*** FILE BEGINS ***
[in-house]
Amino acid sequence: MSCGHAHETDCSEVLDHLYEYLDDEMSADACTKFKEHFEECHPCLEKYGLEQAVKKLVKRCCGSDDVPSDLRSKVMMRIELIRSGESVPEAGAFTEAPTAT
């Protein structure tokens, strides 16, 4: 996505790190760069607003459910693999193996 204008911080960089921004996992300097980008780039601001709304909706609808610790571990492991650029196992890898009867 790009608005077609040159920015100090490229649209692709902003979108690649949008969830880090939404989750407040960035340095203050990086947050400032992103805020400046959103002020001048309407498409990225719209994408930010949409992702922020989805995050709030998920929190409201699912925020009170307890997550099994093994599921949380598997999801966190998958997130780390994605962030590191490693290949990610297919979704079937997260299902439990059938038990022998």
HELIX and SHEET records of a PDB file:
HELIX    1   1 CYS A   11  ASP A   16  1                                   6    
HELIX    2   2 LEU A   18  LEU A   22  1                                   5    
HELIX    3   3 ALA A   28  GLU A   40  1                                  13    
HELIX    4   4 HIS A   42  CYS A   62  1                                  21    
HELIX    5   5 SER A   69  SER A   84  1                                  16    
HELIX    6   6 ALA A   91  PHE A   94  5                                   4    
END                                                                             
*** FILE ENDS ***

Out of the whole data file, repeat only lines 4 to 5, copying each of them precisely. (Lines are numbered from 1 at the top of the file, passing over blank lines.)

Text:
HELIX and SHEET records of a PDB file:
HELIX    1   1 CYS A   11  ASP A   16  1                                   6    